where *a* and *q* are functions of the parameters of the system. There exists a set \({\mathbb {A}}_{\omega }\) of amplitudes that make the perturbation sufficiently strong to make the phase reach the unstable point \(\phi _{o}\) at a posterior time \(t_{o},\) i.e. \({\mathbb {A}}_{\omega }=\{A\in {\mathbb {R}}:\exists t_{o}\,\mathrm {such}\,\mathrm {that}\,\theta (t_{o};\omega ,A)=\phi _{o}\}\). The critical amplitude as a function of the frequency \(\omega \) is \(A_{c}(\omega )=\min {\mathbb {A}}_{\omega }.\) We observed that for values of \(A<A_{c}\) the Schrödinger’s wave function is different from zero for all \(0<t,\) whereas for \(A\ge A_{c}\), there exists \(0<t'_{o}\) such that \(\psi (\omega t'_{o})=0\) and \(\psi '(\omega t'_{o})<0\) (Fig. 1), which implies that the ratio \(\psi '(t)/\psi (t)\) becomes large and negative for \(t\rightarrow t'_{o}\), and from Eq. (53) we have that \(\theta \rightarrow \phi _{o}\). We also observe that the solution of the Mathieu’s equation \(\psi (z)\in {\mathbb {C}},\) is such that \(\mathfrak {I}(\psi (z))/\mathfrak {R}(\psi (z))=C\) independent of *z*, thus \(\psi '(z)/\psi (z)\in {\mathbb {R}},\) thus \(\theta (t;\omega ,A)\), as expressed in (53), is real for all *t*.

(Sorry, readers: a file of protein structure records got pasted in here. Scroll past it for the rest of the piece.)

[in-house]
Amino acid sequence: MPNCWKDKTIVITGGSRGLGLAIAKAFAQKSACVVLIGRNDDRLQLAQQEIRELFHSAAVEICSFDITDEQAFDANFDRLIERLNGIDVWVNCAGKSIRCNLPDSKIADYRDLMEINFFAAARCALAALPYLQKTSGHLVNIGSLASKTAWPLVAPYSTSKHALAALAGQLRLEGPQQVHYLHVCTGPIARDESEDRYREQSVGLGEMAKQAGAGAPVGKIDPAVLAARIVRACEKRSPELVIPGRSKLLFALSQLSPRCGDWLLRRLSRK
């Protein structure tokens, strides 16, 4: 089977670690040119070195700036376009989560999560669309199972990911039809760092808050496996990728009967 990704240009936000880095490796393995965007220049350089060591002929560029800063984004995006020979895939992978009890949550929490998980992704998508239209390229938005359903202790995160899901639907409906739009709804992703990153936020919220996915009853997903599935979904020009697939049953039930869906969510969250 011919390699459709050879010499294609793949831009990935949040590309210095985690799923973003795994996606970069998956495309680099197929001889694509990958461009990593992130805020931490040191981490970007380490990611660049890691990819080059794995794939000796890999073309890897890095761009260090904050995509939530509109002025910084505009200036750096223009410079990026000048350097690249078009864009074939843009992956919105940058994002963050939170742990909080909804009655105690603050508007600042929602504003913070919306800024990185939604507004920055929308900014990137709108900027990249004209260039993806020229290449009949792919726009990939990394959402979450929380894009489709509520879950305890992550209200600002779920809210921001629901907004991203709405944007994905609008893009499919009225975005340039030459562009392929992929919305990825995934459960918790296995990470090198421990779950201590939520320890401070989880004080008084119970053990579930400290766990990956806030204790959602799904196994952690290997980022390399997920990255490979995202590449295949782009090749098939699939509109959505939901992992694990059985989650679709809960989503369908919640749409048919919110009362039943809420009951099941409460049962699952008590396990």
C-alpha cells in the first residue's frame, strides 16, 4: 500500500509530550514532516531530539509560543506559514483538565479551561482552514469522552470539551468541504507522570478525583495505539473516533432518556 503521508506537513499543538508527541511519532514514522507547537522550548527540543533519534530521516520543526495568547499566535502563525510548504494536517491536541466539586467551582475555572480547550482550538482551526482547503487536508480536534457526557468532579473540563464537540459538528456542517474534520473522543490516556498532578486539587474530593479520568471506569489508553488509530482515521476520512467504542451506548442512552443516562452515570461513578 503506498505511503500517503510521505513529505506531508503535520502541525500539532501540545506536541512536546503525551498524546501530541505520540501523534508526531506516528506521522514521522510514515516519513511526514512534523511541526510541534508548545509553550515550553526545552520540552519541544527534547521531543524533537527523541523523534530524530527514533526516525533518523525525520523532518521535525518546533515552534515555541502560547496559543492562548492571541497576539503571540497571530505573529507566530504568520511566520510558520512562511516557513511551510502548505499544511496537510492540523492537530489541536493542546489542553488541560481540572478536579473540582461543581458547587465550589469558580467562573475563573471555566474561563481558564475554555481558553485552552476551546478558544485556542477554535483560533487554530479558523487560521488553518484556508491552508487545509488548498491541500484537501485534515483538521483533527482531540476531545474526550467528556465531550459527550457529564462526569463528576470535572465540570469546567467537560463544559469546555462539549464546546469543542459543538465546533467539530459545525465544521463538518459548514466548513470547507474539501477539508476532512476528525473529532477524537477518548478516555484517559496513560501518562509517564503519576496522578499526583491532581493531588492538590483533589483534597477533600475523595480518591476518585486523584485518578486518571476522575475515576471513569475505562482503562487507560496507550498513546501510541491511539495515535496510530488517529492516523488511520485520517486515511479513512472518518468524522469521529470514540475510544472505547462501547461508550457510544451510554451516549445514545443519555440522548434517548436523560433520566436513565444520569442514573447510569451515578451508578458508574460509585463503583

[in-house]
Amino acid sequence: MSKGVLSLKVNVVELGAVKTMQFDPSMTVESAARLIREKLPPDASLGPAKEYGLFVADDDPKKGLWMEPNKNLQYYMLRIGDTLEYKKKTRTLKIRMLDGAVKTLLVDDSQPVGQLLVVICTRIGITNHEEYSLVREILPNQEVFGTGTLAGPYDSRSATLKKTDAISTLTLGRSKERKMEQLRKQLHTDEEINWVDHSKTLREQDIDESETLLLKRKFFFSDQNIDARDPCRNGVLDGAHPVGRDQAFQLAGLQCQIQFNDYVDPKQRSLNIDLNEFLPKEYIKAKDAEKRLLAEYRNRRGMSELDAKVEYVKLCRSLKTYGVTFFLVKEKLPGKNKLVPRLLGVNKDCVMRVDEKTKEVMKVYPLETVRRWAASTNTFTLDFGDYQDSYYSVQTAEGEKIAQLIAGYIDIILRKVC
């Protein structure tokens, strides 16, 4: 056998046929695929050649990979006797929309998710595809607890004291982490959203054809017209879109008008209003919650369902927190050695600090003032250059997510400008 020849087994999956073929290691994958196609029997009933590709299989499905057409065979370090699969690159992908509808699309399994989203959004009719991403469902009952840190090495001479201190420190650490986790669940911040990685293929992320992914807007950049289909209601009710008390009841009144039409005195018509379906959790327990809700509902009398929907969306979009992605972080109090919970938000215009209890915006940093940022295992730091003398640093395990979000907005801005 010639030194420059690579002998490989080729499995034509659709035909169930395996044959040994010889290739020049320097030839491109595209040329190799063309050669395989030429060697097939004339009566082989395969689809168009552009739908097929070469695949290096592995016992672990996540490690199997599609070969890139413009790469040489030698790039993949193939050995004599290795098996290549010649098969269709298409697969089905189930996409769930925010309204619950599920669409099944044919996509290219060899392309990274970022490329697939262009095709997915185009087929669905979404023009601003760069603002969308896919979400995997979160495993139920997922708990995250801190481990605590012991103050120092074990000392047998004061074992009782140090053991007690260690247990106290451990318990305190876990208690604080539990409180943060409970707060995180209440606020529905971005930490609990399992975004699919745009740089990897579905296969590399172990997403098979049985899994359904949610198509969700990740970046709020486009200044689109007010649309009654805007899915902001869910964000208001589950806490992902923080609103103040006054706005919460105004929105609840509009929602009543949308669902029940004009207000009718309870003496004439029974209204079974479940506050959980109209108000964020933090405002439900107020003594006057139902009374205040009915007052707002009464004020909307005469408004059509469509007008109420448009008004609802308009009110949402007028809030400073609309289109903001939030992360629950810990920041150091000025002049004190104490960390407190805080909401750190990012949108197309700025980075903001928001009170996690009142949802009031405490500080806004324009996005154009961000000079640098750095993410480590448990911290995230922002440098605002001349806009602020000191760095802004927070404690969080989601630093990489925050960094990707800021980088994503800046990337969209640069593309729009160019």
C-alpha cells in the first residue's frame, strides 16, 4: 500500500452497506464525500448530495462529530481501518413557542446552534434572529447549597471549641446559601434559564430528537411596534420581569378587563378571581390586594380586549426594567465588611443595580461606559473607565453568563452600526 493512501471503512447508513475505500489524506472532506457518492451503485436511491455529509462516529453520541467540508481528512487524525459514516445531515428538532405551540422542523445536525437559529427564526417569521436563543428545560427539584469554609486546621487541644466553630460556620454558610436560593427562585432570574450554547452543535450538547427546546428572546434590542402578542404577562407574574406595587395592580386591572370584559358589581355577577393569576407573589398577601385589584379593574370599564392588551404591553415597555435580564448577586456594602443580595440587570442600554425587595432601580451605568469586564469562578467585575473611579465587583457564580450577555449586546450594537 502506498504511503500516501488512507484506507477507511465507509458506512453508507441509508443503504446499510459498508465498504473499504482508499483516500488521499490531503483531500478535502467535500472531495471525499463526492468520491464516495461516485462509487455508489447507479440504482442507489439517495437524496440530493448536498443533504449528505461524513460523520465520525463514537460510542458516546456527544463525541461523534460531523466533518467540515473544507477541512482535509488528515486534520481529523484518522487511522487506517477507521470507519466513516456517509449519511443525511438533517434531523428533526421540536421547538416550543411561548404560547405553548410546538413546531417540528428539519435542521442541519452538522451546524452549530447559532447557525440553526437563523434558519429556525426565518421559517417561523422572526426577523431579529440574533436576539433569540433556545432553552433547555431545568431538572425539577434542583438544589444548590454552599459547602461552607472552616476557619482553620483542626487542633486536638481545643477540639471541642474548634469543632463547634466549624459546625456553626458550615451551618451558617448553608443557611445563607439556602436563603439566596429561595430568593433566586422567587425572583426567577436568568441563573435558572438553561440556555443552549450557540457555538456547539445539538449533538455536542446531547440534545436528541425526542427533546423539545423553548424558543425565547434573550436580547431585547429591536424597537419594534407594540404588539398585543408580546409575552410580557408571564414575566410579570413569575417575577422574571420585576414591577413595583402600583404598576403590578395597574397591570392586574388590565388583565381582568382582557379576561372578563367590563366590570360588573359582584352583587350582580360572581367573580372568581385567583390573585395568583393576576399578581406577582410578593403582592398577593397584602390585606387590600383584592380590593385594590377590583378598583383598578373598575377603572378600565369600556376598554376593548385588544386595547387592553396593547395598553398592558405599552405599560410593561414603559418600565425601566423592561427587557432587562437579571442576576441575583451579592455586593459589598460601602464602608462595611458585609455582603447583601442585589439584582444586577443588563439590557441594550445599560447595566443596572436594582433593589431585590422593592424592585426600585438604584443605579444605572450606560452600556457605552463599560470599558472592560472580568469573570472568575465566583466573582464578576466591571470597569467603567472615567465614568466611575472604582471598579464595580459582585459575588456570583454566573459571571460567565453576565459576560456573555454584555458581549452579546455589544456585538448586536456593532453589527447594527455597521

By analyzing the eigenvalue of the Schrödinger’s equation (41) at the critical amplitude \(\varepsilon _{c}(\omega )\equiv 2\varOmega _{o}[A_{c}(\omega )-(\kappa _{o}-1)][(\pi -2\phi _{o})\omega ^{2}]^{-1},\)we observe that for sufficiently low frequencies the critical amplitude (46) is such that \(\varepsilon _{c}(\omega \ll \varOmega _{o})>0\) and for sufficiently high frequencies and sufficiently large systems, i.e. \(O(1)\sim 4c[(\pi -2\phi _{o}){\overline{v}}]{}^{-1}<M\) which is a very mild assumption, the critical amplitude (49) is such that \(\varepsilon _{c}(\omega \gg \varOmega _{o})<0\). Therefore we define the critical frequency of the system \(\omega _{c}\) the frequency at which the eigenvalue of the Schrödinger equation becomes zero, i.e. \(A_{c}(\omega _{c})=\kappa _{o}-1.\)